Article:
Even when it is argued that the ultimate aim of the present proposal is to enhance the lives of the worker, it is clear that the methodology used involves a reduction in benefits of those who are unskilled and low paid and who have the least bargaining power in their relationships with employers. The claimed benefit to some disadvantaged people is obtained through further disadvantage to other disadvantaged people and through potentially significant changes to social structures which have not been the focus of public discussion. In relating this to biblical principles I would note that the weakest and least advantaged members of a society are the ones which Jesus calls us to serve the most. His own life was an example of this.

I would preach that the proposals lack consistency with the best biblical and theological principles. But then I would ask what the implications are for our life together as a church as well as for our broader social life. By placing the matter in a broader context which includes the church and assumes that listeners are to test what is said, and by exposing my own reasoning to public scrutiny, the worst excesses of dogmatism and divisiveness can be avoided.

This approach is informed by two other convictions. First, it is wrong to assume that the only alternatives in this public debate are to accept or reject the proposals. Unfortunately, the present highly polarized political atmosphere is not conducive to the introduction of alternatives. But it would be wrong to assume there are no alternatives.

Second, it is wrong to assume that a job at any cost is better than no job. Indeed, it is wrong to assume that a job necessarily takes a person or a family out of poverty. In developed countries such as the USA there are millions of ‘working poor’. It would be a regressive social step to allow this to develop in Australia. Although the USA, the most powerful economy in the world, is sometimes held up as an exemplar of labour market reform it has developed many inequalities.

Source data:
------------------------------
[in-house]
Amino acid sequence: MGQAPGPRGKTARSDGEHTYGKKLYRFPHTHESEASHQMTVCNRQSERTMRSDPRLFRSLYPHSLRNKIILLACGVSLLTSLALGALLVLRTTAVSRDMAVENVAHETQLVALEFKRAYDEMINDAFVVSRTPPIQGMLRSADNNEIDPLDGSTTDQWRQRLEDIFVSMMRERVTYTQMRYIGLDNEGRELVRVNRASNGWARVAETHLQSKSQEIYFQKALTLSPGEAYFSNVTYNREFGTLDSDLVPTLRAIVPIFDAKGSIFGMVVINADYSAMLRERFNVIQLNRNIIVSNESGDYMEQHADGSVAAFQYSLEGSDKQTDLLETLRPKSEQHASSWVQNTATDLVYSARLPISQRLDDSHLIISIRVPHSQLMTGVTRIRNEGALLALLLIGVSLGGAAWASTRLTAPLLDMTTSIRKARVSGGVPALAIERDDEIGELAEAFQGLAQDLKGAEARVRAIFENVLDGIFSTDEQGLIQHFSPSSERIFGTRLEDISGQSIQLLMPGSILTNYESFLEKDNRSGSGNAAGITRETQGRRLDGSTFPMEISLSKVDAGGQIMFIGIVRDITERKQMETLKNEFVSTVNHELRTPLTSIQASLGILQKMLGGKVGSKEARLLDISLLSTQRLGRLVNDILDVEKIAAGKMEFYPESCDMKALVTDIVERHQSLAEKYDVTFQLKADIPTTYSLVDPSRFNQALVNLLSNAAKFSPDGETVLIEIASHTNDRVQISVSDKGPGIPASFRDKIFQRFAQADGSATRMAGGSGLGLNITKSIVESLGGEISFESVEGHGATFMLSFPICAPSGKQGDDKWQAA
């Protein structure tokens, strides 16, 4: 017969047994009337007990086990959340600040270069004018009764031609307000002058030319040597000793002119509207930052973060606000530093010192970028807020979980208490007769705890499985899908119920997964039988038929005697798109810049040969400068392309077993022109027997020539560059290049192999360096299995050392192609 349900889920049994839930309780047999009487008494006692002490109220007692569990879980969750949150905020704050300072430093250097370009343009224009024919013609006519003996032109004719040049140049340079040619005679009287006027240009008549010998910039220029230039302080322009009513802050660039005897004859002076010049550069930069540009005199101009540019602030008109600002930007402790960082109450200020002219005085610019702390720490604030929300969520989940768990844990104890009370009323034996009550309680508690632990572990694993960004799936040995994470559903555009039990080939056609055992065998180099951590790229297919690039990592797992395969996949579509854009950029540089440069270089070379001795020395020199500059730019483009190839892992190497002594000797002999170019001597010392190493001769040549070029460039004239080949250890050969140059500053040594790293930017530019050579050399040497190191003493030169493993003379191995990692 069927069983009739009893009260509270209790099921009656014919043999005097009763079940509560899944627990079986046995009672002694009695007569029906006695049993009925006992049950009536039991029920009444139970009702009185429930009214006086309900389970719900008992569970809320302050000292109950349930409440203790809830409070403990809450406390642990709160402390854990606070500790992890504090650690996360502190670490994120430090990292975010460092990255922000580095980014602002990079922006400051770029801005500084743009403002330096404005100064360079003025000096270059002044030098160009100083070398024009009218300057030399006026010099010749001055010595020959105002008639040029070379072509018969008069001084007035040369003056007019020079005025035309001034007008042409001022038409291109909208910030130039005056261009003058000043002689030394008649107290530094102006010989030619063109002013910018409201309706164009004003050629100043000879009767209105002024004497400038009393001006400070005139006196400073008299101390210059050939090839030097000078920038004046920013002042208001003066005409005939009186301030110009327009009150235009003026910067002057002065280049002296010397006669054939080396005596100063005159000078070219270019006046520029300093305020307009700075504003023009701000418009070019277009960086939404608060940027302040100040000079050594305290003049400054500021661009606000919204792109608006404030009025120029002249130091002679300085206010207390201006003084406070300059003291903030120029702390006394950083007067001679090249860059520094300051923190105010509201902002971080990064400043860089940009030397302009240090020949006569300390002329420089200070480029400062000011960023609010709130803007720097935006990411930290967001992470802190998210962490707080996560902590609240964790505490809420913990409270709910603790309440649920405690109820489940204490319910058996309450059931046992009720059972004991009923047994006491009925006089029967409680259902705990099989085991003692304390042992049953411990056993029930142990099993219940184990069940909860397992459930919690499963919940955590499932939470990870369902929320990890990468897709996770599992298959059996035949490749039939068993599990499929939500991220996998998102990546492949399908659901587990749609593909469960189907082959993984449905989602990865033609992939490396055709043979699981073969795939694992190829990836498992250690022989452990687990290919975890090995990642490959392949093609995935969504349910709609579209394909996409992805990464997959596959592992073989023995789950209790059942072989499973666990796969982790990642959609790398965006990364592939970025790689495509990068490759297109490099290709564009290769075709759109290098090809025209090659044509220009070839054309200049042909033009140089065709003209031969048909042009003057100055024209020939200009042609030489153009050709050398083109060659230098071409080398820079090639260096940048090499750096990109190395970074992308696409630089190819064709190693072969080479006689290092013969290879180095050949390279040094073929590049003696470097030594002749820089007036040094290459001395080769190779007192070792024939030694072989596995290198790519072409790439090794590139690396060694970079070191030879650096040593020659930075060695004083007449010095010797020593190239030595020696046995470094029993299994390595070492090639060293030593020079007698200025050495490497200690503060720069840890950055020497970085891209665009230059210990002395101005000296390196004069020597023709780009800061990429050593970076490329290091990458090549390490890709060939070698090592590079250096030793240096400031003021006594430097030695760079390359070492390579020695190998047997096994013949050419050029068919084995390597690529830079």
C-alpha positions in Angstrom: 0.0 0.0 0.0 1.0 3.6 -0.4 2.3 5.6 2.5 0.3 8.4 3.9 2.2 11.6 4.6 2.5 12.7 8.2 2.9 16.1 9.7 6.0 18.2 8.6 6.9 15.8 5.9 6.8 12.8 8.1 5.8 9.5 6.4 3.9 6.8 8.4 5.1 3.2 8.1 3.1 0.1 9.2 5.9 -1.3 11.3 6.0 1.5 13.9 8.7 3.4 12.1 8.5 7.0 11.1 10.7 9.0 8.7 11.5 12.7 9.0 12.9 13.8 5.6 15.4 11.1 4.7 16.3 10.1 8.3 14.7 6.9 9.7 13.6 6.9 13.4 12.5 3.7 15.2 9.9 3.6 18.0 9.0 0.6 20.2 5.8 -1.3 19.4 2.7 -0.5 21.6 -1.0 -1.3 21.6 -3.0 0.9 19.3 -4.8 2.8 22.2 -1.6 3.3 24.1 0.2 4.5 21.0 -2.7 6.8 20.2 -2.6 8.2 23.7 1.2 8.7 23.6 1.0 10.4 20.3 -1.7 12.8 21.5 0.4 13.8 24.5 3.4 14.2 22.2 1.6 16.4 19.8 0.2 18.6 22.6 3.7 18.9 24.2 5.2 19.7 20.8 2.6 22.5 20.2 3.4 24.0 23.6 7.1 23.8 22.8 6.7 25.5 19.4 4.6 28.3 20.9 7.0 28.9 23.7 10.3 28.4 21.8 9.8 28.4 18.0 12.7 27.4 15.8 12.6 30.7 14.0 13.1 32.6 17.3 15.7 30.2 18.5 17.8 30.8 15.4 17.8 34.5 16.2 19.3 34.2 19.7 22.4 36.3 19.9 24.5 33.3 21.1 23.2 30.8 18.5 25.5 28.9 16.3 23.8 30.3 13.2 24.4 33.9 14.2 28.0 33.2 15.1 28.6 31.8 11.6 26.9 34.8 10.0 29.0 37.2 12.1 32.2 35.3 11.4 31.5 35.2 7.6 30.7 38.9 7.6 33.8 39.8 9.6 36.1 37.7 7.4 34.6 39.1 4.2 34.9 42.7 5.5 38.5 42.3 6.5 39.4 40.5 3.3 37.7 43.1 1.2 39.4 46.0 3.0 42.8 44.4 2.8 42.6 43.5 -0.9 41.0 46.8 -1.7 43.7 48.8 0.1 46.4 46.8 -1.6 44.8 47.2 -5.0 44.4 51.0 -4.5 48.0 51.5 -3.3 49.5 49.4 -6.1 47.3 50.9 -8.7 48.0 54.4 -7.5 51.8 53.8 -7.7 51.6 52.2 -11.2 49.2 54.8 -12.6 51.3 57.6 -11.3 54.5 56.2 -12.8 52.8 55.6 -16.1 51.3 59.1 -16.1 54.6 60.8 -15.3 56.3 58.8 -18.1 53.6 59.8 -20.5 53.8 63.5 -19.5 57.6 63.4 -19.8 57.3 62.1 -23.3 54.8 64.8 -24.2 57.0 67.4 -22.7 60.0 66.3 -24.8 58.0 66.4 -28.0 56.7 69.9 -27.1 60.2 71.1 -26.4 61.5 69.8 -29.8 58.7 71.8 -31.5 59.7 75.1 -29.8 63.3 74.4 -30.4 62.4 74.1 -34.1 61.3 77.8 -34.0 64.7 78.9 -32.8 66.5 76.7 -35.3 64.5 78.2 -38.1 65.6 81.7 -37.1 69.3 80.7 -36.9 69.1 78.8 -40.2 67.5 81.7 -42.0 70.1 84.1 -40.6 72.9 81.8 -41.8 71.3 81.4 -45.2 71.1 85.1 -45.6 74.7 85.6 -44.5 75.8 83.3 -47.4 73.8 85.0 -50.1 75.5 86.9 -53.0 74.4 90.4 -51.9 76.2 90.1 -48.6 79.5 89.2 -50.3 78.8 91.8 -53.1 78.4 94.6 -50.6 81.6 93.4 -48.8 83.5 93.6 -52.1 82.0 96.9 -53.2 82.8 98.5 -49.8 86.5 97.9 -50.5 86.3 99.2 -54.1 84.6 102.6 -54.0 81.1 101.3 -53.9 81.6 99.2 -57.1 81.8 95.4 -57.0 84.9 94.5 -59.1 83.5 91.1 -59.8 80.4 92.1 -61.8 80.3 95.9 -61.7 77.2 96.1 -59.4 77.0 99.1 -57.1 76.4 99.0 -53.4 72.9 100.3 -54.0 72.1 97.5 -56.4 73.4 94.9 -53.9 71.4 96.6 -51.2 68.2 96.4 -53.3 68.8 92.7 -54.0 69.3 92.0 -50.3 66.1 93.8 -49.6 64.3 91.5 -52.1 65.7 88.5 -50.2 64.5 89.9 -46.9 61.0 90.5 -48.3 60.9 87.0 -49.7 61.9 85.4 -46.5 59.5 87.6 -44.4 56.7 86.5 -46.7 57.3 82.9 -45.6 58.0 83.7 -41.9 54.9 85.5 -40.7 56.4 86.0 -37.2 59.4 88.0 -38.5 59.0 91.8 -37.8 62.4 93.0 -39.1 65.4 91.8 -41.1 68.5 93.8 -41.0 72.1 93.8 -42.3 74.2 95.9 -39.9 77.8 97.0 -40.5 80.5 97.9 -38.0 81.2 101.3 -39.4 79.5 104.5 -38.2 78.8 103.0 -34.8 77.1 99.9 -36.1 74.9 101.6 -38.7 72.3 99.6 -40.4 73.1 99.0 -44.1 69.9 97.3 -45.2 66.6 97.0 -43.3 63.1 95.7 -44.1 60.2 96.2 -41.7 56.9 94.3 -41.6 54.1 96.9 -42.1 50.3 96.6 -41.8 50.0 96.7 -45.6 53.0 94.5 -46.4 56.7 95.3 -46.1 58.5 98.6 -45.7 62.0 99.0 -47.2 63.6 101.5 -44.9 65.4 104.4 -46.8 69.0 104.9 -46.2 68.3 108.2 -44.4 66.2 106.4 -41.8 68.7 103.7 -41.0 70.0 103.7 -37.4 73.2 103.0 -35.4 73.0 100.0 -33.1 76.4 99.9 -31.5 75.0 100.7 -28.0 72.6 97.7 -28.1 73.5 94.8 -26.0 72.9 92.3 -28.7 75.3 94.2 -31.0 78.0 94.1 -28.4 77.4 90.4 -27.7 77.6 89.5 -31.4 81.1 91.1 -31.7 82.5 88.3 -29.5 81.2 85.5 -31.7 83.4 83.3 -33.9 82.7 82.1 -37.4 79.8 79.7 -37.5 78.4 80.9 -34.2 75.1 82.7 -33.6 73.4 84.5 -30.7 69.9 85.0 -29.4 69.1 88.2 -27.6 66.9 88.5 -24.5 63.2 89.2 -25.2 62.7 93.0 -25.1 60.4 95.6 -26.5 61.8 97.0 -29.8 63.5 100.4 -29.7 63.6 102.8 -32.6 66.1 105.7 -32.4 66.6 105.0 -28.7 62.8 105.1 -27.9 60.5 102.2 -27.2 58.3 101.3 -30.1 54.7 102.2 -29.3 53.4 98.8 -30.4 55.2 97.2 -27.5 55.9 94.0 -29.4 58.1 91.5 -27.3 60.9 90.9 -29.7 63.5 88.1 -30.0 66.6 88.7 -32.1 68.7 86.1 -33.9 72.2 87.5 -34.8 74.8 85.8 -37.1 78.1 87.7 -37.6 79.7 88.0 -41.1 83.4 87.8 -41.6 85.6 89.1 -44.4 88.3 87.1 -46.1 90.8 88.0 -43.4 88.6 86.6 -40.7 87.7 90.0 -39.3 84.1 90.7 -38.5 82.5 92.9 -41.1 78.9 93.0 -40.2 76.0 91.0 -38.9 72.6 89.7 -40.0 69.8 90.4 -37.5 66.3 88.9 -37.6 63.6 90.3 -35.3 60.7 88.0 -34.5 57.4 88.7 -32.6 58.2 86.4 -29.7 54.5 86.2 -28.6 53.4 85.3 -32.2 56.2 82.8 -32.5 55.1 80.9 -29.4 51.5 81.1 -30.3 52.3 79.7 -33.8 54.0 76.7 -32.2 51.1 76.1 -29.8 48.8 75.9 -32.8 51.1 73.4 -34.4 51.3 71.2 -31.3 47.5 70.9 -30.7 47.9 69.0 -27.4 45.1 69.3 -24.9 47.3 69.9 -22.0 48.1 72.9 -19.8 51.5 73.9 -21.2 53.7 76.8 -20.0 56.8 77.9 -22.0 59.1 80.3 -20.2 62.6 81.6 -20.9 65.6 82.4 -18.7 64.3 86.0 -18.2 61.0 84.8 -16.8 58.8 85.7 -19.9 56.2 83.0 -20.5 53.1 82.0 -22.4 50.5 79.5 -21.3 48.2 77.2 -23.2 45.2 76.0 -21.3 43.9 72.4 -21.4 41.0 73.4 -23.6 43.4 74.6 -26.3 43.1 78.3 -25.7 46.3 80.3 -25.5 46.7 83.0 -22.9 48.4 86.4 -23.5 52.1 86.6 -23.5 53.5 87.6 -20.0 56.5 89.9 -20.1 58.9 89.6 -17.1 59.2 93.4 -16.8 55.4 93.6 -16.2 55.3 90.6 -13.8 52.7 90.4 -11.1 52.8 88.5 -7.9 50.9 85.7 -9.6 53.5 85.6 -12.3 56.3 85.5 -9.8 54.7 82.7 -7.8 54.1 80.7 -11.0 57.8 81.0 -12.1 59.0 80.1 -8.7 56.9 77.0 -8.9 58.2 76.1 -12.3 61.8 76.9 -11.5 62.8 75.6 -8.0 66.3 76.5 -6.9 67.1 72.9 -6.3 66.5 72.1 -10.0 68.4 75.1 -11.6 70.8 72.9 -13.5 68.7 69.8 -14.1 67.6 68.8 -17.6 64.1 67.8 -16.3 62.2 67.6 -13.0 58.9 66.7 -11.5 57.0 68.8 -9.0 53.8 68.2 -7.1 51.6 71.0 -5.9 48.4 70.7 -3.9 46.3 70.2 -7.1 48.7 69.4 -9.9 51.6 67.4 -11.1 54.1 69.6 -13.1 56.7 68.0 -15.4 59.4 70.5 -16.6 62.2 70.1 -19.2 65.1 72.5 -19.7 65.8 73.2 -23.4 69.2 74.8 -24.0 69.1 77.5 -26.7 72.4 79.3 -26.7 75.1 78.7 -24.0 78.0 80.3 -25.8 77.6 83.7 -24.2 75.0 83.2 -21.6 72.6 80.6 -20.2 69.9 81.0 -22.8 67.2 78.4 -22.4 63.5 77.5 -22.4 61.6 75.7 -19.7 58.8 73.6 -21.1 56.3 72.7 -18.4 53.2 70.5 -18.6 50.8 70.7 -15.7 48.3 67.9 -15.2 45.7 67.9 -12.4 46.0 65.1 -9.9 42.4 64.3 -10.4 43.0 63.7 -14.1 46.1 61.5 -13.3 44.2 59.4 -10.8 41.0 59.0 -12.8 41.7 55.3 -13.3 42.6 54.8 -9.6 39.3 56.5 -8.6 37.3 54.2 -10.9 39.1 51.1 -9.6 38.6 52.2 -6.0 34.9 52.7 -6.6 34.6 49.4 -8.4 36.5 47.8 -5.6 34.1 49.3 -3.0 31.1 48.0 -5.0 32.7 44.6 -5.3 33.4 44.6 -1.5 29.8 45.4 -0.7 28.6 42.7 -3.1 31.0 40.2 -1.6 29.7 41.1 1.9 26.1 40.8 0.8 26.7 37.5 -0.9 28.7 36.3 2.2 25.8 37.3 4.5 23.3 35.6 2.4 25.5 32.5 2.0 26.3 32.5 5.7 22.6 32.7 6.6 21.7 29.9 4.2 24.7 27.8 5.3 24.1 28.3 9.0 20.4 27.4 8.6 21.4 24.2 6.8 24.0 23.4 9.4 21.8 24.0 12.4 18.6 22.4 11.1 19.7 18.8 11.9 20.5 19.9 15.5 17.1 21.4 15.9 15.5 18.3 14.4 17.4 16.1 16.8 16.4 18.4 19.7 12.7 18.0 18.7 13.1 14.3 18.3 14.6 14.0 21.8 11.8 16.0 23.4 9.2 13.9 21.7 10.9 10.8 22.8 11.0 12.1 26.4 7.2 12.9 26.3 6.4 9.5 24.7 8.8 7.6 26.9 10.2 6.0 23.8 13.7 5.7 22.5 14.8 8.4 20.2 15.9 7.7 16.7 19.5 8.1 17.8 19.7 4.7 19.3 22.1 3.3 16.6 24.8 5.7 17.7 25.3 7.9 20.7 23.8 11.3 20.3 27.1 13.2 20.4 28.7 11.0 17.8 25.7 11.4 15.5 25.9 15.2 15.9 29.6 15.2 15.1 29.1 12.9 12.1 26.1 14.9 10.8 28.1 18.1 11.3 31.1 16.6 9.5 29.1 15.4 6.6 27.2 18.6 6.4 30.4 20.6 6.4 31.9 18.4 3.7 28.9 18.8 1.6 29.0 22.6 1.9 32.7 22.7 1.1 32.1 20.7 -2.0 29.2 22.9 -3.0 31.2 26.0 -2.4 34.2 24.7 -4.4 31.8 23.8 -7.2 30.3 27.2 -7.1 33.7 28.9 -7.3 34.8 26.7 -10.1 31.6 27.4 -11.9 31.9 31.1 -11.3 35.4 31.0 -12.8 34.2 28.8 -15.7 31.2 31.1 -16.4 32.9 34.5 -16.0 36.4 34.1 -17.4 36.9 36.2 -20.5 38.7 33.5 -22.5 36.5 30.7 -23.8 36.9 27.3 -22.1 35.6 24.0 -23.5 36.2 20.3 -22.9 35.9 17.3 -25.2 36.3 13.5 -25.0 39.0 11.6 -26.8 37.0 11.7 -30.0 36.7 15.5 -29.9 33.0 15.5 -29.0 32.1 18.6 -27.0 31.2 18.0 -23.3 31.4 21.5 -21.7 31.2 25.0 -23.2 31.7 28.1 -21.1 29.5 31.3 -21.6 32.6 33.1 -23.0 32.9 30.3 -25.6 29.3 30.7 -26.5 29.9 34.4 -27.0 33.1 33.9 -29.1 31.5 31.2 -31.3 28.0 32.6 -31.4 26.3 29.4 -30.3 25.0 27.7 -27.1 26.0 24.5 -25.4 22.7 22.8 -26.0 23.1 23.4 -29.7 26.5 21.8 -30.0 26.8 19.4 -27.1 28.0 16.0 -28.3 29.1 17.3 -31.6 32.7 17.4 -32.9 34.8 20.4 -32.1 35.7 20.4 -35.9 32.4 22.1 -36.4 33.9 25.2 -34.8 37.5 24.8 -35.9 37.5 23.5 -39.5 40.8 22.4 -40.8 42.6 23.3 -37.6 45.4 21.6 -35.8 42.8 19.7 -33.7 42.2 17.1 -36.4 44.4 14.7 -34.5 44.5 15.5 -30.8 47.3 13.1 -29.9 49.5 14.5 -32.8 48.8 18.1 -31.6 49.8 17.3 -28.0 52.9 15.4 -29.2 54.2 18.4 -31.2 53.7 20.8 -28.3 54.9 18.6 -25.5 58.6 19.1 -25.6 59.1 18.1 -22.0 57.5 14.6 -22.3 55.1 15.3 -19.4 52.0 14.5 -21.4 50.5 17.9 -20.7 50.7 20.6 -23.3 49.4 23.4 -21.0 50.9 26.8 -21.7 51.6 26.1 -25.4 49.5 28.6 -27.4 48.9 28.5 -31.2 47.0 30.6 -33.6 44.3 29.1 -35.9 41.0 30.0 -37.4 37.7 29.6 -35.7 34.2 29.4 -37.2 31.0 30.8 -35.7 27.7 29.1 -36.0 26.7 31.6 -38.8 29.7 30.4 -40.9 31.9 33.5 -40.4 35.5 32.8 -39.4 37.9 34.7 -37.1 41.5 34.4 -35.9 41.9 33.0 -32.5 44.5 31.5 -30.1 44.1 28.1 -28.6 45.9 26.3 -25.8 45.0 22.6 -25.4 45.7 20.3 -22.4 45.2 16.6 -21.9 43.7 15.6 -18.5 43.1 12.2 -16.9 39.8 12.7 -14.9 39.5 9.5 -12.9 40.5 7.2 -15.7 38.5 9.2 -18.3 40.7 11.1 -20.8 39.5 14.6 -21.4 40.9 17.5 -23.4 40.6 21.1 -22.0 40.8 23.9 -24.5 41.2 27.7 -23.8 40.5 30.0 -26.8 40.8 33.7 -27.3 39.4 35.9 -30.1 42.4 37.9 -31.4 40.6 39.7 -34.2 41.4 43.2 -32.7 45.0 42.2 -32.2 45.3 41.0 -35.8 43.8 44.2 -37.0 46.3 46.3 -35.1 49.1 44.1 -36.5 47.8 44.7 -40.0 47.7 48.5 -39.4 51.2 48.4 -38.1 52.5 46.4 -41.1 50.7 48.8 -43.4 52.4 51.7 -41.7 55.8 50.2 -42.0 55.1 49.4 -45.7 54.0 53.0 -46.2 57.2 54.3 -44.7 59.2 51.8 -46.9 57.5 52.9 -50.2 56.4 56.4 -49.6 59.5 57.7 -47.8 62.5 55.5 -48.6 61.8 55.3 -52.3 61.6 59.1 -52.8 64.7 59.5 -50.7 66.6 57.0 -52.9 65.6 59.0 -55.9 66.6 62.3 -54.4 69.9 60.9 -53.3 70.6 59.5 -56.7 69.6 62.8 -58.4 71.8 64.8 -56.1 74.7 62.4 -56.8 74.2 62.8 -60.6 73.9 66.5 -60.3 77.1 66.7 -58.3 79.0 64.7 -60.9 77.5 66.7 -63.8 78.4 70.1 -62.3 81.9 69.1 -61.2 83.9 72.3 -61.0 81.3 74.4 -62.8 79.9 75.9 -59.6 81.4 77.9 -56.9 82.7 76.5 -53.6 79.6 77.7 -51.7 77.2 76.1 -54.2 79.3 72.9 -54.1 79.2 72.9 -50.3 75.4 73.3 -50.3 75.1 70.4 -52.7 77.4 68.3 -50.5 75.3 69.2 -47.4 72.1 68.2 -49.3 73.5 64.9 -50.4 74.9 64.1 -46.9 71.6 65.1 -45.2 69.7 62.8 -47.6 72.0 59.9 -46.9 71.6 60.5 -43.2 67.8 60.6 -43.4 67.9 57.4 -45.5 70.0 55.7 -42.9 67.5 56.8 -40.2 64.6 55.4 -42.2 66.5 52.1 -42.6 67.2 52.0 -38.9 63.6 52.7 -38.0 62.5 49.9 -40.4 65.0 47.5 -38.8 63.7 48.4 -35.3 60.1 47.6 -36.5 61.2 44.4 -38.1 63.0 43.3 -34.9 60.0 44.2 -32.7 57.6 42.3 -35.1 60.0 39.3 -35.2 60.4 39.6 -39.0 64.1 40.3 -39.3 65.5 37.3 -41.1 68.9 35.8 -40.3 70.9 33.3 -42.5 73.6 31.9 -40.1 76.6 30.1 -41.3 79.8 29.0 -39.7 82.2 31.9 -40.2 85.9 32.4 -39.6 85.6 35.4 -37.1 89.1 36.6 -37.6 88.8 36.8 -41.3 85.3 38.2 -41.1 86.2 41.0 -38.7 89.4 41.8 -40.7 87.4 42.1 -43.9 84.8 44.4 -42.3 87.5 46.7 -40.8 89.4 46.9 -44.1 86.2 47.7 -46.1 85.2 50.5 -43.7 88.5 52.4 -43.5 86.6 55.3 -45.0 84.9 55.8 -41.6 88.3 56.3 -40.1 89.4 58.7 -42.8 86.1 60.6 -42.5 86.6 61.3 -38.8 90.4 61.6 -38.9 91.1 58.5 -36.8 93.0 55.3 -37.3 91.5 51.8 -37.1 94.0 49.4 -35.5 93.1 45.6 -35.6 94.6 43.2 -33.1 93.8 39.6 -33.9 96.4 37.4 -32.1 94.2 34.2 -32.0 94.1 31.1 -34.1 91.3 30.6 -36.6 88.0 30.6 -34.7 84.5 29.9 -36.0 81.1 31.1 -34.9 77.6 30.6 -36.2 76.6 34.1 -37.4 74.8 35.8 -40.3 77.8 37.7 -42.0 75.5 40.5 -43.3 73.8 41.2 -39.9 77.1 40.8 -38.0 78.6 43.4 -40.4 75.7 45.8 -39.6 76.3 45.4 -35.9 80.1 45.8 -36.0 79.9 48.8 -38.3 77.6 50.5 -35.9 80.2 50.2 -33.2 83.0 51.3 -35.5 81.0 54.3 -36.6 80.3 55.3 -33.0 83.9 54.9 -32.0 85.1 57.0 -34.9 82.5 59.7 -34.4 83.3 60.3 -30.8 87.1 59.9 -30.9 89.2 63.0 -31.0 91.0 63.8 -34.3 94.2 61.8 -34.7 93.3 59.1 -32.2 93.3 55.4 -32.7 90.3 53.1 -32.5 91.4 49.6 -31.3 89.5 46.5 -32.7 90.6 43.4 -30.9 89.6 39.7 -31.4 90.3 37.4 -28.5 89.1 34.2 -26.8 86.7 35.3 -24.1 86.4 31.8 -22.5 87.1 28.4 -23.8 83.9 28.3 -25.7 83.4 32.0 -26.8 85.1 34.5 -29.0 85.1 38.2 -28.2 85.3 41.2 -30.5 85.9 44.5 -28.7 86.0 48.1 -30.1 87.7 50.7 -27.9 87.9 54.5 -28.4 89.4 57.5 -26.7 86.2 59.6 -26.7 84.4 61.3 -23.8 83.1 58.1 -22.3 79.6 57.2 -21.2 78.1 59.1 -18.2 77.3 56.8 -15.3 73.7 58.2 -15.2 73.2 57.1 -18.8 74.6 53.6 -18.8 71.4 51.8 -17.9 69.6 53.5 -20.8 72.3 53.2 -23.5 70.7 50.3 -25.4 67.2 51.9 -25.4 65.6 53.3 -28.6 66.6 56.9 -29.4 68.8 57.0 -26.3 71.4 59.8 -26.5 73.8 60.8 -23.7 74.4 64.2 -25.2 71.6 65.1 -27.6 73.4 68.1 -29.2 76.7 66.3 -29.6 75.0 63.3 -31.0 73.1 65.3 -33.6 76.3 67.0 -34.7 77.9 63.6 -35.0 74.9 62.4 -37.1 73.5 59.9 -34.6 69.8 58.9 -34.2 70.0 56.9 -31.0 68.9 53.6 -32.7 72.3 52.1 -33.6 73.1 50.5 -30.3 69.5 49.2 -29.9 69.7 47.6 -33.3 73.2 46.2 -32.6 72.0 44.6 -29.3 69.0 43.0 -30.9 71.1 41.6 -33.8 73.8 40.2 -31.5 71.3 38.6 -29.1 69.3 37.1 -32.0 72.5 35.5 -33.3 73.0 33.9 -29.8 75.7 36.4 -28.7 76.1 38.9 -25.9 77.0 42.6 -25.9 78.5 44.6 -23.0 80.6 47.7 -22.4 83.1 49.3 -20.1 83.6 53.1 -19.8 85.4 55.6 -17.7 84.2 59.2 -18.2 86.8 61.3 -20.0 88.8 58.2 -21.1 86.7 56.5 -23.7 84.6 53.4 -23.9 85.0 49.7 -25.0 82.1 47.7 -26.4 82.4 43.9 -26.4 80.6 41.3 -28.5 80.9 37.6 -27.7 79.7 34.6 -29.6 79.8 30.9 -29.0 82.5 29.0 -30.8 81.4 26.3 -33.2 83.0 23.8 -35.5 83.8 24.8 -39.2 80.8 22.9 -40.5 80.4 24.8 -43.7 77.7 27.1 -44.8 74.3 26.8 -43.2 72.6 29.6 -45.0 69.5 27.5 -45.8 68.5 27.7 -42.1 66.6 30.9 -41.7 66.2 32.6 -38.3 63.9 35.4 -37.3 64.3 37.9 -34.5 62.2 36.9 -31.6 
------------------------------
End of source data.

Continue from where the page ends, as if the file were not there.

Having just lived for six months in Kentucky, one of America’s poorest states, I am aware of the huge disparity in that country. It is observably and statistically far less equitable than Australia. Under their ‘Fair Labor Standards Act’ the minimum adult wage of $5.15 per hour has not changed in eight years. Economist James Galbraith says the USA is actually an example ‘of full employment achieved by accepting poverty’, an approach which ought never be acceptable and which must be resisted in Australia. When considering the Australian proposals for our Fair Pay Commission we must not accept disadvantage to the least able as an appropriate price for economic growth.

(1) Philip Lewis, “Low pay or no pay: Economics of the minimum wage,” Policy 221 (3), Spring 2005.

Rev Dr Brian Edgar is Director of Public Theology for the Australian Evangelical Alliance. The first part of his article, titled ‘Five reasons not to preach on workplace relations,’ appeared in the previous issue of Soundings. The full text is available at

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Soundings is a publication of the Centre for Christian Ethics, edited by Rod Benson. Soundings welcomes submissions of 750 to 1000 words that seek to facilitate debate and explore issues of religion, ethics and public policy in Australia and internationally. Previous columns give a good indication of the topical range and tone for acceptable essays. Columns may be quoted or republished in full, with attribution to the author of the column, Soundings, and the Centre for Christian Ethics, Morling College, Sydney Australia. Views expressed in Soundings articles are not necessarily those of the Centre for Christian Ethics, Morling College or the Baptist Churches of NSW & ACT.